Draft Environmental Impact Statement is a moving target and fatally flawed
Durham, NC – More than 20 citizen groups and statewide nonprofits told federal regulators late yesterday that the environmental review process for a proposed $5.6 billion fracked gas pipeline is incomplete, fatally flawed and that it unlawfully represents a moving target due to continuing, sweeping additions by Dominion and Duke Energy.
The proposed Atlantic Coast Pipeline would run 600 miles through West Virginia, Virginia and North Carolina, bringing natural gas from fracking operations that are plaguing communities in Pennsylvania. The proposal is being hotly contested in each of those states. North Carolina’s opposition is anchored by NC APPPL: Stop the Pipeline, the Frack Free NC alliance and the Blue Ridge Environmental Defense League.
NC WARN attorney John Runkle led the effort to develop the 116-page filing, with help from Clean Water for NC’s Hope Taylor and NC WARN’s Nancy LaPlaca, on behalf of the 20-plus groups. Their core arguments are that the draft Environmental Impact Statement (DEIS) is fatally flawed because it lacks large blocks of analysis and information about the environmental, socioeconomic, and cultural impacts of the pipeline project.
Also, they say that, since the Federal Energy Regulatory Commission (FERC) issued the draft EIS for public comment on December 30, Dominion has updated its original application – six times – with thousands of pages of additional information. They say this creates a moving target for reviews, thus requiring FERC to rescind the DEIS and restart the public review period when a complete document is available and fully reviewed by FERC itself.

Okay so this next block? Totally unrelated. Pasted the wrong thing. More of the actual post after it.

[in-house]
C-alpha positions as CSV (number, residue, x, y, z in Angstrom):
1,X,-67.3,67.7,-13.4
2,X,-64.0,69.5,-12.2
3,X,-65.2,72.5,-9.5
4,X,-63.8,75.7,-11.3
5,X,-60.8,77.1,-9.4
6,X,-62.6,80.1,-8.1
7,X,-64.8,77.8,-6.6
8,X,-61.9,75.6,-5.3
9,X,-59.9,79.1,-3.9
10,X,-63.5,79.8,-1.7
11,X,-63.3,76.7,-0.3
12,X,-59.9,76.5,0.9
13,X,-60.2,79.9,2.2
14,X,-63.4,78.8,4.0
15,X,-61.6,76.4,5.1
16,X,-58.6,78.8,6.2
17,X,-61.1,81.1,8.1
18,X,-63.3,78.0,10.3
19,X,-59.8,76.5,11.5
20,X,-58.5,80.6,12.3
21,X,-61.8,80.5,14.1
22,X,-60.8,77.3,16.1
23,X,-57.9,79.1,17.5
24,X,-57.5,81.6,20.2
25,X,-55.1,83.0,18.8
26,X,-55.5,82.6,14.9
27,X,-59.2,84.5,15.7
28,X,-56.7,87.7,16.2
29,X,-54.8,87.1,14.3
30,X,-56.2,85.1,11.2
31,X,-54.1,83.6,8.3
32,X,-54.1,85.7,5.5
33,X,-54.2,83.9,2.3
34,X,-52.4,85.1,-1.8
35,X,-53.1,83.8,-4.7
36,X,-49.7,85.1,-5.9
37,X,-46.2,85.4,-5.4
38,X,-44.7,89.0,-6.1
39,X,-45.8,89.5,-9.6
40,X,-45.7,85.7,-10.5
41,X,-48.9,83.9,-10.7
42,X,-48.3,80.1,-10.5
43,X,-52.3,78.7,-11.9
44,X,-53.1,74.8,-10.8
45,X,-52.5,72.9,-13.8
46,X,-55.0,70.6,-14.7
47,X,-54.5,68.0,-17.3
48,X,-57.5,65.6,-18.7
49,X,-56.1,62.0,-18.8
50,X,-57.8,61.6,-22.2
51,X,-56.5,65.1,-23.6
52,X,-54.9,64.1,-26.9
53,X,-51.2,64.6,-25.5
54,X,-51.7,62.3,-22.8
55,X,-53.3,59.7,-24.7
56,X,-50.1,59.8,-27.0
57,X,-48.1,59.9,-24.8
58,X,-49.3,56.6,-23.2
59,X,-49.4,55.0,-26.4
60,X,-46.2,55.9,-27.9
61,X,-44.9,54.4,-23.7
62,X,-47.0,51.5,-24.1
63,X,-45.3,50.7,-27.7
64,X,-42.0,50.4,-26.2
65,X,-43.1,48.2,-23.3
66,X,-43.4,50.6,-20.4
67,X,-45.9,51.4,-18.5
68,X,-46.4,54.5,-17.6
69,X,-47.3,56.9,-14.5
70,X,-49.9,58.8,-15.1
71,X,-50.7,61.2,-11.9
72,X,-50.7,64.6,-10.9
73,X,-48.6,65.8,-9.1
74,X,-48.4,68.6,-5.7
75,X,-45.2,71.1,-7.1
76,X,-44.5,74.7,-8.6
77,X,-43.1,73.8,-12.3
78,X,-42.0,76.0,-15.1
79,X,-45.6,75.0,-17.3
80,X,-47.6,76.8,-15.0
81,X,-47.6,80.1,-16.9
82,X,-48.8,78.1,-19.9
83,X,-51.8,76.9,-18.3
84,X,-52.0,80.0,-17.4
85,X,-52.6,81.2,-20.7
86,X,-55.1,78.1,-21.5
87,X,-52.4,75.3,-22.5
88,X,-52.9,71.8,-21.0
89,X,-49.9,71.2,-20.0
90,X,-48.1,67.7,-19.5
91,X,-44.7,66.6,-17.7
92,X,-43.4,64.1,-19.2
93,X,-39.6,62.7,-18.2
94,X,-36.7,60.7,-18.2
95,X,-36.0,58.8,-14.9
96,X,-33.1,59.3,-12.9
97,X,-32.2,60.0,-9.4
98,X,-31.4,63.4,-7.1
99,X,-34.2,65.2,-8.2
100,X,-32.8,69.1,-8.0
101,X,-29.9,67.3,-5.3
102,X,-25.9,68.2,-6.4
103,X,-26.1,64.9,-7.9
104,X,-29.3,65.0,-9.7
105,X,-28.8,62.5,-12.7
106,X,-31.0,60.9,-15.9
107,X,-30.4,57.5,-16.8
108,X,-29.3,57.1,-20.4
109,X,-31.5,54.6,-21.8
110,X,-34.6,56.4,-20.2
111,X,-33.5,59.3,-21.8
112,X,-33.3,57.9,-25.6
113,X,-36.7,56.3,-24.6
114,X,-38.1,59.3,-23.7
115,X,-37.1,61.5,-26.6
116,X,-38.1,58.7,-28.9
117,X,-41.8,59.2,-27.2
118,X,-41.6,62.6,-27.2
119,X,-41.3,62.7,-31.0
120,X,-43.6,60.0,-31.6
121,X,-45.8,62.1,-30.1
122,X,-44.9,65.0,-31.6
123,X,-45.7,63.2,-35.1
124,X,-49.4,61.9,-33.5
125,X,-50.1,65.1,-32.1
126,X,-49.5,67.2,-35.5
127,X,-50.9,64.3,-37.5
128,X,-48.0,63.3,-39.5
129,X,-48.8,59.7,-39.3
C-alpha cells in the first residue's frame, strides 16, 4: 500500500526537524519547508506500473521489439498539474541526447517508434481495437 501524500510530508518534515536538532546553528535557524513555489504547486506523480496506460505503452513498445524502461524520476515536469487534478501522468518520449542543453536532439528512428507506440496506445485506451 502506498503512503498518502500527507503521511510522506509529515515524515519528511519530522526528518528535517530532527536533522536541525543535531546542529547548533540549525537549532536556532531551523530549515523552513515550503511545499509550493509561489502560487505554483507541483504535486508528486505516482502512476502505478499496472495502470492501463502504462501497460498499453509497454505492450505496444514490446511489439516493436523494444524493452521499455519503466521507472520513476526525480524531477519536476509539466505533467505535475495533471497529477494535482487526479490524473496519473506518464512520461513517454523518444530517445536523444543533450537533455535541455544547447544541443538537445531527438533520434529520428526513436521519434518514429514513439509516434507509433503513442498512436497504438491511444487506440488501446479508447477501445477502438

Sections of the nonprofit filing include:
- FERC failed to determine the need for the proposed project or evaluate reasonable alternatives.
- FERC failed to consider the reasonably foreseeable decline of shale gas supply for the ACP, that industry-friendly regulators have overestimated future U.S. natural gas supplies by 50% or more, and the fact that U.S. natural gas production peaked in February 2016.
- FERC failed to include critical analysis of environmental and socioeconomic impacts, including safety concerns, water and land impacts, cultural resources of Native Americans, economic impacts, and issues related to environmental justice.
- FERC failed to adequately assess greenhouse gas emissions and climate change impacts, especially the large amount of super-potent methane that typically is vented and leaked from compressor stations, valve control stations and other natural gas infrastructure.
- FERC failed to adequately consider all reasonable direct and indirect impacts and cumulative impacts, including those impacts associated with gas development.